Case Transfer refers to the process whereby a case in a court is transferred to another court. Applications by a party to transfer a case from one court to another are initiated in the court the matter is currently before.
The Courts (Case Transfer) Act 1991 (the Case Transfer Act) and the Courts (Case Transfer) Rules 2021 (the Case Transfer Rules) regulate the process for transferring a case initiated in the Supreme Court of Victoria to the County or Magistrates’ Courts. The Case Transfer Act also regulates the transfer of a proceeding into the Supreme Court of Victoria from the County Court or the Magistrates’ Court.
The Jurisdiction of Courts (Cross-Vesting) Act 1987 (Vic), Jurisdiction of Courts (Cross-Vesting) Act 1987 (Cth) and Order 13 of the Supreme Court (Miscellaneous Civil Proceedings) Rules 2018 provide for transfers of cases before the Supreme Court of Victoria to other state or territory Supreme Courts or Commonwealth courts.
Information on transferring or cross-vesting a case to the Supreme Court of Victoria should be requested from the originating court.
Transfers to the County and Magistrates’ Courts
The most common methods used to transfer a case to the County Court and to the Magistrates’ Court are provided for in Parts 3, 5, and 6 of the Case Transfer Act. The applicable forms are contained in the Case Transfer Rules.
Parties are encouraged to consider the most appropriate method of transfer having regard to the circumstances of the case and their overarching obligations under the Civil Procedure Act 2010 (Vic).
Part 6 transfers
Part 6 transfers can be initiated by a party or the Court.
Where all the parties agree to the transfer of a case to the County or Magistrates’ Court and provide a signed minute of proposed consent orders, the requirement for a summons may be dispensed with. If one or more parties oppose the transfer, an application on summons may be required.
The Court may initiate the transfer of a case if it is satisfied that the case could be heard and decided in the lower court. Parties will generally be given the opportunity to make submissions in respect of the proposed transfer or to consent to the transfer. A judicial officer will consider the submissions and make a transfer order if appropriate.
Part 3 transfers
Transfers under Part 3 require both the Supreme Court and the lower court to review and determine whether the case should be transferred. A party initiates a Part 3 transfer by filing a Form 4 notice.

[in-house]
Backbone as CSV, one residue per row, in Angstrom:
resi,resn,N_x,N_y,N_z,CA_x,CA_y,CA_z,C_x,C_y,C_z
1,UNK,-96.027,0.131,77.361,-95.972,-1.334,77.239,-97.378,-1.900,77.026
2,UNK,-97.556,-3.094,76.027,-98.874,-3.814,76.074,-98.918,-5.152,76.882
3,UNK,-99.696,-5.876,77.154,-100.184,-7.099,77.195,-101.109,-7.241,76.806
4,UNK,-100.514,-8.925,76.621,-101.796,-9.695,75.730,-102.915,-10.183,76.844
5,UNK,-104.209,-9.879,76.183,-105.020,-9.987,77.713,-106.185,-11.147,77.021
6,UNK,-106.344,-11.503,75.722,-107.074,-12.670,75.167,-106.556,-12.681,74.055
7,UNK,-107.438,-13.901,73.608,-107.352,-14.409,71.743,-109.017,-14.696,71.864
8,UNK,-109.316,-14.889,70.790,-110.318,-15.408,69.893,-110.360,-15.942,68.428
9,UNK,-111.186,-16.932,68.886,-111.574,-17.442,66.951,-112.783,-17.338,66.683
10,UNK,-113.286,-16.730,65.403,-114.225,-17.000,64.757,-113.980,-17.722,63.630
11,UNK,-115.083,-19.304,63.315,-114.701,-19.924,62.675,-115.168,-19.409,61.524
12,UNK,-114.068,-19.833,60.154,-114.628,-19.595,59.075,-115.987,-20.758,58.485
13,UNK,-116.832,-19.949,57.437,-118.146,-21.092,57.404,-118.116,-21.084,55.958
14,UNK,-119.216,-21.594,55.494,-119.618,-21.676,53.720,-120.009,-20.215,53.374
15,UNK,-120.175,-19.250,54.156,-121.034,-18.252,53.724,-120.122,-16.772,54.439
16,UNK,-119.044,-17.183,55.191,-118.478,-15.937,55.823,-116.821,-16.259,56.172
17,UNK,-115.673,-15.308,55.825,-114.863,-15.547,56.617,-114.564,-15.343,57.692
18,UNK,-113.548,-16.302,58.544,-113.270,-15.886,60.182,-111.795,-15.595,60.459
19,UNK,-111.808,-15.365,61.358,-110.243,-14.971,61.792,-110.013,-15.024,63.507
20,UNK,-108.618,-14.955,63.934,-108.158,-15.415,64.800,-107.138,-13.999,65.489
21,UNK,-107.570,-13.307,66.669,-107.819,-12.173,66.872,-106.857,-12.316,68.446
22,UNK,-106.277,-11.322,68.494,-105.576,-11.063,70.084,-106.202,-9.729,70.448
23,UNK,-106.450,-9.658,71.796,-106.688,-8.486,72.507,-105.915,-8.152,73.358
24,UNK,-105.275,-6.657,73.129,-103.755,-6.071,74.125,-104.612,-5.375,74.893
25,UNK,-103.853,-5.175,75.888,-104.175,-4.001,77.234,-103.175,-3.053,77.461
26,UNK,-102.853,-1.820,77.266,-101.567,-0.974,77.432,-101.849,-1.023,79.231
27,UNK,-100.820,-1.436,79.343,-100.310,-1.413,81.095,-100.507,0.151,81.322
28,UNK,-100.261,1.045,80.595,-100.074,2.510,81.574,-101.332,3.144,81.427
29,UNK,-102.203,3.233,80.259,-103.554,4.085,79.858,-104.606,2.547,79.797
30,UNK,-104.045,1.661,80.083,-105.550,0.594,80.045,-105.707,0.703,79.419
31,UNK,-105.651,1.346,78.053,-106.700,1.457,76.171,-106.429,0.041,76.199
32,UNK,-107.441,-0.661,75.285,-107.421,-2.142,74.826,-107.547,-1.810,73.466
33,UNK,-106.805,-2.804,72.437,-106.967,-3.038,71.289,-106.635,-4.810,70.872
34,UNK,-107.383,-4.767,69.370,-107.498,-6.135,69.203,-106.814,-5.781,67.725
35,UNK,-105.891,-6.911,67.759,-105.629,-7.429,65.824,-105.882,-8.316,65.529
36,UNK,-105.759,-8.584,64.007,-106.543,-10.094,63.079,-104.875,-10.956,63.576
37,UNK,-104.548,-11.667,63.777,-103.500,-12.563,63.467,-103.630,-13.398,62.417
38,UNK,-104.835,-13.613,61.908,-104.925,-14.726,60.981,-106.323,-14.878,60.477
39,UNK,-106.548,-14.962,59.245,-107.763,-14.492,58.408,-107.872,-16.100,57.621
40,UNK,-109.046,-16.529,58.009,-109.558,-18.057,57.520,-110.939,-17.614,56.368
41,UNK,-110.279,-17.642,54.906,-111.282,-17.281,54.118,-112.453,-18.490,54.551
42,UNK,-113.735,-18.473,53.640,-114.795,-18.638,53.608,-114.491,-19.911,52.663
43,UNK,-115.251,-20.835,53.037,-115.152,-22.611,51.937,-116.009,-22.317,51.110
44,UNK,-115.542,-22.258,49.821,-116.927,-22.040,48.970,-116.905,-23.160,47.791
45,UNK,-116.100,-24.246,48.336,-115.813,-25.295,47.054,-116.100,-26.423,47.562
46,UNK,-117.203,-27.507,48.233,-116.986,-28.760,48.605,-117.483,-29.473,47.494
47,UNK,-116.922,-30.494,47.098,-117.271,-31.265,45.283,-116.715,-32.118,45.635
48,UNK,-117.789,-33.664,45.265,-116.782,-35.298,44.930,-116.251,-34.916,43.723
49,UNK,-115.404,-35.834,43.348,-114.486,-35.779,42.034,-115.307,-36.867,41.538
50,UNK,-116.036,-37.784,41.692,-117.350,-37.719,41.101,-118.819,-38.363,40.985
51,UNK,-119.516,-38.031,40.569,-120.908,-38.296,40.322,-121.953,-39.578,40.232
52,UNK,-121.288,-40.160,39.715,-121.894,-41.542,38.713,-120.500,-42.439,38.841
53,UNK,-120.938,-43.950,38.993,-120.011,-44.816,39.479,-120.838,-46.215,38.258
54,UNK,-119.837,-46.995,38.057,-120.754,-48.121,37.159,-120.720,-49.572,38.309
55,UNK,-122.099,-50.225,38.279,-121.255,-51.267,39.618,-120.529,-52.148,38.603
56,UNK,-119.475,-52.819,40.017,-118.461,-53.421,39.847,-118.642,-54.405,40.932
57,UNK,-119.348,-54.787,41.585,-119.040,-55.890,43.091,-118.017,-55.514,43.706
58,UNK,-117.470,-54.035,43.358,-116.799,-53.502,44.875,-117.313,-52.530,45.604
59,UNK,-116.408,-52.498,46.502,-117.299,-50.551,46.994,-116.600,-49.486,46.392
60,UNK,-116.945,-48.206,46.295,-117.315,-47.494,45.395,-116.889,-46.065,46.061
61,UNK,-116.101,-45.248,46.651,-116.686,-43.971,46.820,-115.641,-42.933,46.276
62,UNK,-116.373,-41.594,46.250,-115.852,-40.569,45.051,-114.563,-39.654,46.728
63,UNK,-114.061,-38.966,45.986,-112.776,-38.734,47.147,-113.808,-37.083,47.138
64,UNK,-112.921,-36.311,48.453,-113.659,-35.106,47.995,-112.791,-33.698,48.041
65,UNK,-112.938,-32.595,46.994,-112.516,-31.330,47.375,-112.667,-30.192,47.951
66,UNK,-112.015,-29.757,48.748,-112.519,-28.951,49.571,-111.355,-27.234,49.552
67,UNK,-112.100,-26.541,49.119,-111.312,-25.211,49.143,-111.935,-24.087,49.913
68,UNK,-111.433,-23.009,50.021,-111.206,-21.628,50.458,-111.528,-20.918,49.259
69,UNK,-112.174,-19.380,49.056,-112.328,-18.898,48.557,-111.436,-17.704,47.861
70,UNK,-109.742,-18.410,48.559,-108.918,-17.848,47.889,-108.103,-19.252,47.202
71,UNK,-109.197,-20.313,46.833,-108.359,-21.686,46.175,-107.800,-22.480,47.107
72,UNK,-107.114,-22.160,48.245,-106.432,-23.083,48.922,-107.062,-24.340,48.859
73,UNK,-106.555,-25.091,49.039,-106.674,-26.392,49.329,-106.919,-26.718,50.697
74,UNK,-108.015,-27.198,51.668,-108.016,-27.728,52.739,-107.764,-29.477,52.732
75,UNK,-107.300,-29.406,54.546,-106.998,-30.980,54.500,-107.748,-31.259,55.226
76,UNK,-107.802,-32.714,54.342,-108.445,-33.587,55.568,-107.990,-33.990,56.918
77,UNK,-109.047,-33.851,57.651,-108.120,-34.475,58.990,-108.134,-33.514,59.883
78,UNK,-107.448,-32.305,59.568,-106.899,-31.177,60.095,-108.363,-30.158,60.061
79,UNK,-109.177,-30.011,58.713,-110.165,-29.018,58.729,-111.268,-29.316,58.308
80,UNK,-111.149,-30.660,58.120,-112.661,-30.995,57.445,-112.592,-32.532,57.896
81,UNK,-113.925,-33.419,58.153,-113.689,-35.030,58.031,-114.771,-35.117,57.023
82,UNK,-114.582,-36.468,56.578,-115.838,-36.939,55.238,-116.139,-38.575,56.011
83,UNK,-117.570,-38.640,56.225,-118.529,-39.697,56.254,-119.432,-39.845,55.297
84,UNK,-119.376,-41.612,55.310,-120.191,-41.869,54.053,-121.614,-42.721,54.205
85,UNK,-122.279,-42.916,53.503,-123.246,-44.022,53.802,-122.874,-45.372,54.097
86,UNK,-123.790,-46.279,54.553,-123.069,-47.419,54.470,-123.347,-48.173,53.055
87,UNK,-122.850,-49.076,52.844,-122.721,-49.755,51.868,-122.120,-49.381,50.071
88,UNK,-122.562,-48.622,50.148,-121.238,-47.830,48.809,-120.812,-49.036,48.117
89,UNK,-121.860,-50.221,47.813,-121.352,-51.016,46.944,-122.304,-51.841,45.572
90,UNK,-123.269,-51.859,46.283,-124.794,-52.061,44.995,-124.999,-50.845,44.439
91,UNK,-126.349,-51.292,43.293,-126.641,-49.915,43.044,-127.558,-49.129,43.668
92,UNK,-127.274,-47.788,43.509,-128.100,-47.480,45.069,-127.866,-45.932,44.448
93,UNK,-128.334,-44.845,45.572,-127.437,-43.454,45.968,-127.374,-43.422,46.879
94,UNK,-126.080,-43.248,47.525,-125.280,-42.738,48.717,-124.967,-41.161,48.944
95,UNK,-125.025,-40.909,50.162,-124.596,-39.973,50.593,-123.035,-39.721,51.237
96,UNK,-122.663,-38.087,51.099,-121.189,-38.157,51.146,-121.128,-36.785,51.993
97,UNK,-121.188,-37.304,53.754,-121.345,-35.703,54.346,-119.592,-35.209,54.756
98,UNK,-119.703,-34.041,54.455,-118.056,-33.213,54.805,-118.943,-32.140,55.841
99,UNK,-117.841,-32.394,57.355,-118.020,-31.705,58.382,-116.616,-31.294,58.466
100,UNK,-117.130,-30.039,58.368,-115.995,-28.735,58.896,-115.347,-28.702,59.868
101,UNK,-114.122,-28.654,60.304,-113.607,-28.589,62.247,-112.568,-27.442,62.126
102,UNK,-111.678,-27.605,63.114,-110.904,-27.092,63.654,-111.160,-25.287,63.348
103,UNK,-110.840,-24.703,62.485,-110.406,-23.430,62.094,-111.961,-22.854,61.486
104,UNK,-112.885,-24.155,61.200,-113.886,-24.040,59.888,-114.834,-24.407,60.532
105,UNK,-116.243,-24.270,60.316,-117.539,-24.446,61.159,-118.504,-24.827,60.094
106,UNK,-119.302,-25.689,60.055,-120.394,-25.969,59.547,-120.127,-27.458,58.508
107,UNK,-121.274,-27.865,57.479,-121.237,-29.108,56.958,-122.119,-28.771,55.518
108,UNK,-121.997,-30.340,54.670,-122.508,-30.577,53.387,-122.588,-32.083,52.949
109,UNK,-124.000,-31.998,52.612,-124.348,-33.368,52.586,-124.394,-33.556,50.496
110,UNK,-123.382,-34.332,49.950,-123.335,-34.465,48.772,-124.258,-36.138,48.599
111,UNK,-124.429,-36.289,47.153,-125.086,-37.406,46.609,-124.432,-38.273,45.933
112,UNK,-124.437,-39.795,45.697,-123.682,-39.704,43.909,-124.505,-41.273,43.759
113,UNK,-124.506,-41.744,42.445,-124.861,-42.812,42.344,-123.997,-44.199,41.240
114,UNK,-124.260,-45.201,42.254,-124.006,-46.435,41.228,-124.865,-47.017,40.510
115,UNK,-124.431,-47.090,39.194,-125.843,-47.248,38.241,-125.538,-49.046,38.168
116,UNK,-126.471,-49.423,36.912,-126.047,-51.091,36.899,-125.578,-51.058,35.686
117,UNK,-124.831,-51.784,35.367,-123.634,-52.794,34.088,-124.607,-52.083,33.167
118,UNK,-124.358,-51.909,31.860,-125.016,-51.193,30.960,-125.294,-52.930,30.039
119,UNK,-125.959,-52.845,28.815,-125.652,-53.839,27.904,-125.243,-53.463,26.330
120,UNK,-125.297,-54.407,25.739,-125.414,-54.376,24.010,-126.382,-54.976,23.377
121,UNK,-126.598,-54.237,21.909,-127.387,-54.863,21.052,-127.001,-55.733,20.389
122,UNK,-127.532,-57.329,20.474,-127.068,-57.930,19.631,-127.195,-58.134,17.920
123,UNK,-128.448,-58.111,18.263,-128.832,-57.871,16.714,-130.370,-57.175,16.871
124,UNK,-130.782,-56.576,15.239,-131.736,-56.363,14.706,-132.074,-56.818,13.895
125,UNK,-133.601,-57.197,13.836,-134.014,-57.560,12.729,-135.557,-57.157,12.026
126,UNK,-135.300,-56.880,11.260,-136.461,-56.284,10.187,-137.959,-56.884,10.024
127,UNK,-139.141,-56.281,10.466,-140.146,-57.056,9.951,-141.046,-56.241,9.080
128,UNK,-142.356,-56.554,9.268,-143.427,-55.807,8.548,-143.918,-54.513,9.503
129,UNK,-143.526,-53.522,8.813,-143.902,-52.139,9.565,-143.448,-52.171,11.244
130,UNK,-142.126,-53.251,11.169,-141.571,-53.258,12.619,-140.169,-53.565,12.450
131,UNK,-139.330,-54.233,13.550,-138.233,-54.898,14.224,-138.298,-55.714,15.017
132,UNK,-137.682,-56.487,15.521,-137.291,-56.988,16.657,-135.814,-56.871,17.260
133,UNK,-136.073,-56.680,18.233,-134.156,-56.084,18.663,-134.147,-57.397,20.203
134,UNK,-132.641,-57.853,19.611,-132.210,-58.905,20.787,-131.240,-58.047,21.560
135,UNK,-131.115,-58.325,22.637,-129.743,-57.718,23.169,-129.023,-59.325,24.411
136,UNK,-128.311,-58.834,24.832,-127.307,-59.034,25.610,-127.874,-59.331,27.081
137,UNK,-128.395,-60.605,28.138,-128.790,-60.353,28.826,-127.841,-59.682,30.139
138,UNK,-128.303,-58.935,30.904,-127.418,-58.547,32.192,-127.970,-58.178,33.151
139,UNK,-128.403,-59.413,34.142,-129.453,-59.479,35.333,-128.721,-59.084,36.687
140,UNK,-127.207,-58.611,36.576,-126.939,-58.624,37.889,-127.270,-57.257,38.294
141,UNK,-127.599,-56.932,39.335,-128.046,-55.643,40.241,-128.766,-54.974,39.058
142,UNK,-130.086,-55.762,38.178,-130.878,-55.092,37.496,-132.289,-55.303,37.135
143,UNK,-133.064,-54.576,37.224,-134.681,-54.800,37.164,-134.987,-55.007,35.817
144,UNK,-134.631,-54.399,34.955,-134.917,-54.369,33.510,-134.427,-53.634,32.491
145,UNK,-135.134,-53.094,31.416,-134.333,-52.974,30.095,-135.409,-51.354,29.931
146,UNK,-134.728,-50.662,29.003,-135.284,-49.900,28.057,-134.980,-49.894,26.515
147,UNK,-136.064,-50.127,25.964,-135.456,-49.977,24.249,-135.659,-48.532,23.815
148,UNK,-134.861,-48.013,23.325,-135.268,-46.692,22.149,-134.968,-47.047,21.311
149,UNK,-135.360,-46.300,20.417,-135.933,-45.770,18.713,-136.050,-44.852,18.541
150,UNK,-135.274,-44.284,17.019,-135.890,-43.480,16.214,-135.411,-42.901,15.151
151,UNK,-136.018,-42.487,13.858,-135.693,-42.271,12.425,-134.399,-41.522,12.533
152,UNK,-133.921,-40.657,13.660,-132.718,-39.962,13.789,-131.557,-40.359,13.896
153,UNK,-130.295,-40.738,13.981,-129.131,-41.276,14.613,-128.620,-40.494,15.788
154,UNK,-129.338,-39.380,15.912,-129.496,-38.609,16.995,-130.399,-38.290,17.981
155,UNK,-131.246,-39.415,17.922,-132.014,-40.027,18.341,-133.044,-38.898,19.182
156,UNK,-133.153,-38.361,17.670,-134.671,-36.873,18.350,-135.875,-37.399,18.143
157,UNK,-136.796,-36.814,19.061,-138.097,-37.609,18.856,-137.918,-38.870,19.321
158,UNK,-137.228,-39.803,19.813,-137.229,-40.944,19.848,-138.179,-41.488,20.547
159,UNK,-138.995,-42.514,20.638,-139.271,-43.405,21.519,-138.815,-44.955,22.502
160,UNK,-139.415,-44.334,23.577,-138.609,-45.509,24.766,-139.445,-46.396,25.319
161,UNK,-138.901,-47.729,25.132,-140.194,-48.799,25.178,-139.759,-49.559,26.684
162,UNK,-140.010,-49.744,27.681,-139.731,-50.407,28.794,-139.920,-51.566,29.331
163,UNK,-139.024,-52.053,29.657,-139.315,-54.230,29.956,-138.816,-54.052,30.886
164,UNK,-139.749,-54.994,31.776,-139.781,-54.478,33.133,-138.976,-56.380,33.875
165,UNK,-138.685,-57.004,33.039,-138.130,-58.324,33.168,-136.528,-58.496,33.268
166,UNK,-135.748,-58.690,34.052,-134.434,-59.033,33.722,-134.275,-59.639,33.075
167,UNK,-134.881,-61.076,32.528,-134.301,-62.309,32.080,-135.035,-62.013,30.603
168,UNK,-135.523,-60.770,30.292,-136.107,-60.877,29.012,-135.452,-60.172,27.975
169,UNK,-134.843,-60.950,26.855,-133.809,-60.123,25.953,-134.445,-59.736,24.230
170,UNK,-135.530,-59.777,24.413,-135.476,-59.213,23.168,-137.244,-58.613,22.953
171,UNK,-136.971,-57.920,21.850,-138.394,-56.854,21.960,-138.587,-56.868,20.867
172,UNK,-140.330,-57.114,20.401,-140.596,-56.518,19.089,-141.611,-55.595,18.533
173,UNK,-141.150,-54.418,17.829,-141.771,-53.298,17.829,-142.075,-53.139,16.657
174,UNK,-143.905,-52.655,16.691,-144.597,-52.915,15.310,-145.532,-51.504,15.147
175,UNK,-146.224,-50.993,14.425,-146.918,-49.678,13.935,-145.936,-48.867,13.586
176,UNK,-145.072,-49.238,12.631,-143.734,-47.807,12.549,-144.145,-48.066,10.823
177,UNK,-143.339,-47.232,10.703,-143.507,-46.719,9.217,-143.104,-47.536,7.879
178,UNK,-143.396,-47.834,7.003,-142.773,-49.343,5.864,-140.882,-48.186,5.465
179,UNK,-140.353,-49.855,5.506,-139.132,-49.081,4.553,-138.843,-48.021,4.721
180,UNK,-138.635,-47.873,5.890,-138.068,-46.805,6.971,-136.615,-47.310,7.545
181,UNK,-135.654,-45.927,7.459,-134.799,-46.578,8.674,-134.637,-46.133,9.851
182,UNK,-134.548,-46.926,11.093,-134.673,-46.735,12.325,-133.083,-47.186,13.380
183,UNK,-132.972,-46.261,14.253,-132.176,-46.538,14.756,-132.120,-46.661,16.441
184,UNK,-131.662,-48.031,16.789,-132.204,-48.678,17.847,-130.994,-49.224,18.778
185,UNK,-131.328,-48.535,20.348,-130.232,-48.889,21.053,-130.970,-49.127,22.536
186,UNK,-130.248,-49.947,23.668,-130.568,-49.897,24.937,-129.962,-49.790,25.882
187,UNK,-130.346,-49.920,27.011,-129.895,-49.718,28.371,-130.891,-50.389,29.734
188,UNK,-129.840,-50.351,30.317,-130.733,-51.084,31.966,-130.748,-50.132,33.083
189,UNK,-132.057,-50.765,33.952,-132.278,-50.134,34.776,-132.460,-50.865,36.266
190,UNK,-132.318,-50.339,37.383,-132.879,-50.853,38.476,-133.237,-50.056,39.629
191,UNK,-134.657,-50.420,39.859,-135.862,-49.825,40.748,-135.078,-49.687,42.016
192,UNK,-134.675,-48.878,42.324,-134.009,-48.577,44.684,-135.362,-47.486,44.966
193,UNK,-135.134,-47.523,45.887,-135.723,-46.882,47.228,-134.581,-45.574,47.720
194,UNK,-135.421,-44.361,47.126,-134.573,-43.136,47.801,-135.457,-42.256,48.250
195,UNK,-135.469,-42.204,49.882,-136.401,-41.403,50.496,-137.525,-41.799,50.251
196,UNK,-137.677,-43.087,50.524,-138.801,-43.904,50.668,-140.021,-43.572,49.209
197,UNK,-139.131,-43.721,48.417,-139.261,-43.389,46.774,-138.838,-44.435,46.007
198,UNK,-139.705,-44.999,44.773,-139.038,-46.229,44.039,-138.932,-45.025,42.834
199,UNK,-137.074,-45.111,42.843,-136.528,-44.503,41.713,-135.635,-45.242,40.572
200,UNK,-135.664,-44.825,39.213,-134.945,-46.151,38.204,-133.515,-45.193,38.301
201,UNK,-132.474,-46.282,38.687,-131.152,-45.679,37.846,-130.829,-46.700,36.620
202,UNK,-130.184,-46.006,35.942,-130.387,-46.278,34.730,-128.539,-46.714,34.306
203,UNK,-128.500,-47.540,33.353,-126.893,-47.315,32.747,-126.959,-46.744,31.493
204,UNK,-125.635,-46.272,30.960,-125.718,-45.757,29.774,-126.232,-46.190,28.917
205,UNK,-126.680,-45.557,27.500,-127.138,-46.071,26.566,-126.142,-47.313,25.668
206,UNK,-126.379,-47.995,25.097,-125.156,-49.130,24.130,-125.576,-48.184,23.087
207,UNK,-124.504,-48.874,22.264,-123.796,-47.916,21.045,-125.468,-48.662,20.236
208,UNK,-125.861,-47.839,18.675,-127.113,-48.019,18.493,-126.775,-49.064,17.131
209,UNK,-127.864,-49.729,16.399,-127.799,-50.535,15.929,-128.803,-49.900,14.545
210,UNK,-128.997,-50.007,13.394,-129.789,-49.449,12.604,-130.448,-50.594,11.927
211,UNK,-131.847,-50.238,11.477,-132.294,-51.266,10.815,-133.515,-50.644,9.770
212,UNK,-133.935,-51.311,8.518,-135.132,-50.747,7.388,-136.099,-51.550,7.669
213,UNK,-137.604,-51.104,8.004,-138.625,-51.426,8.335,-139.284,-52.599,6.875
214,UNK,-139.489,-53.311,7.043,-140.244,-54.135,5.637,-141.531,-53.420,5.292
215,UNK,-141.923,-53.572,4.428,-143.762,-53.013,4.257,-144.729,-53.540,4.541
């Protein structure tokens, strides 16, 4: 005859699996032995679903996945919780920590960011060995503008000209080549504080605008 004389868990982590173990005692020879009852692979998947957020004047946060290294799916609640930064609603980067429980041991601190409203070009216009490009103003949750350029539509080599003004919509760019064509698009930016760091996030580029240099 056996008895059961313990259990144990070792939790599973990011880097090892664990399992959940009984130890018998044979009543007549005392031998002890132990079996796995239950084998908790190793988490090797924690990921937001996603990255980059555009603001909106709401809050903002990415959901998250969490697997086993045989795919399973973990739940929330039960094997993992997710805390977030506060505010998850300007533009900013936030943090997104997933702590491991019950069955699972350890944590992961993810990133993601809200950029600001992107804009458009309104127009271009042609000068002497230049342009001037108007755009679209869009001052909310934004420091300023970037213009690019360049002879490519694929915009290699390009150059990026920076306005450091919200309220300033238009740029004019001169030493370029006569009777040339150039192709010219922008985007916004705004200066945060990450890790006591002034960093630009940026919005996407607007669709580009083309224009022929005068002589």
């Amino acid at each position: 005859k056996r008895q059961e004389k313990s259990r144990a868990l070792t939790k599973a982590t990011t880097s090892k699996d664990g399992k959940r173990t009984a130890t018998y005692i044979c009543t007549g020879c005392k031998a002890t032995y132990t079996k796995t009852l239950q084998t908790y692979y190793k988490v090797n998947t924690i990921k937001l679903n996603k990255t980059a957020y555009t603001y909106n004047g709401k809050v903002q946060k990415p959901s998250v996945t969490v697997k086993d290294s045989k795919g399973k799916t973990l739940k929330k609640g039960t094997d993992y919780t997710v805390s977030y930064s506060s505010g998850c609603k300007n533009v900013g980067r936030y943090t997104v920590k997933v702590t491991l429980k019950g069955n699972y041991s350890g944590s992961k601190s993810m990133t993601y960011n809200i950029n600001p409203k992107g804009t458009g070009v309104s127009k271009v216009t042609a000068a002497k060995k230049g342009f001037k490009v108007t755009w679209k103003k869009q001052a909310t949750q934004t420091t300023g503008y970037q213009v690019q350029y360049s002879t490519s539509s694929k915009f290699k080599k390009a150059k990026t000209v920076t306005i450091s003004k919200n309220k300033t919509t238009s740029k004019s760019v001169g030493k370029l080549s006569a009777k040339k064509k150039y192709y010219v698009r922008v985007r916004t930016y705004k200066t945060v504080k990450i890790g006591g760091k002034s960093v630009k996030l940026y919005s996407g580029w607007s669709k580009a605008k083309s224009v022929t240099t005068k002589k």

Parties will be invited to file submissions which both courts review and make preliminary determinations about whether the case should be transferred. If it is determined that the case should not be transferred, the parties are notified and the case continues in the Supreme Court.
If it is determined that the case should be transferred, parties may file a notice of objection if they maintain that the case should not be transferred. Any such objections are reviewed by both courts and a final determination on the transfer is made.
If no objection is filed, or if an objection is filed but it is determined that the case should be transferred, a transfer order is made and all documents relating to the case are sent to the lower court. The lower court will inform the parties of the new case number and the case will continue in that court. It should be noted that an appeal does not lie from a transfer order under Part 3.
Part 5 transfers
A plaintiff may apply to the Prothonotary for a case to be transferred to a lower court by filing a Form 8 notice. If certain criteria are met, an order transferring the case will be made.
Cross-vesting involves the transfer of cases between state or territory Supreme Courts or Commonwealth courts.
To cross-vest a case in the Common Law Division, a party can make an application on summons.
In the Commercial Court, a party can make an application to the Managing Judge.
For further information about case transfers please contact the Case Transfers Team at email@example.com@srefsnartesac .
For phone enquiries in relation to Common Law Division cases contact the Principal Registry and for Commercial Court cases the Commercial Court Registry.
Visit the contact us page to access the details for each Registry.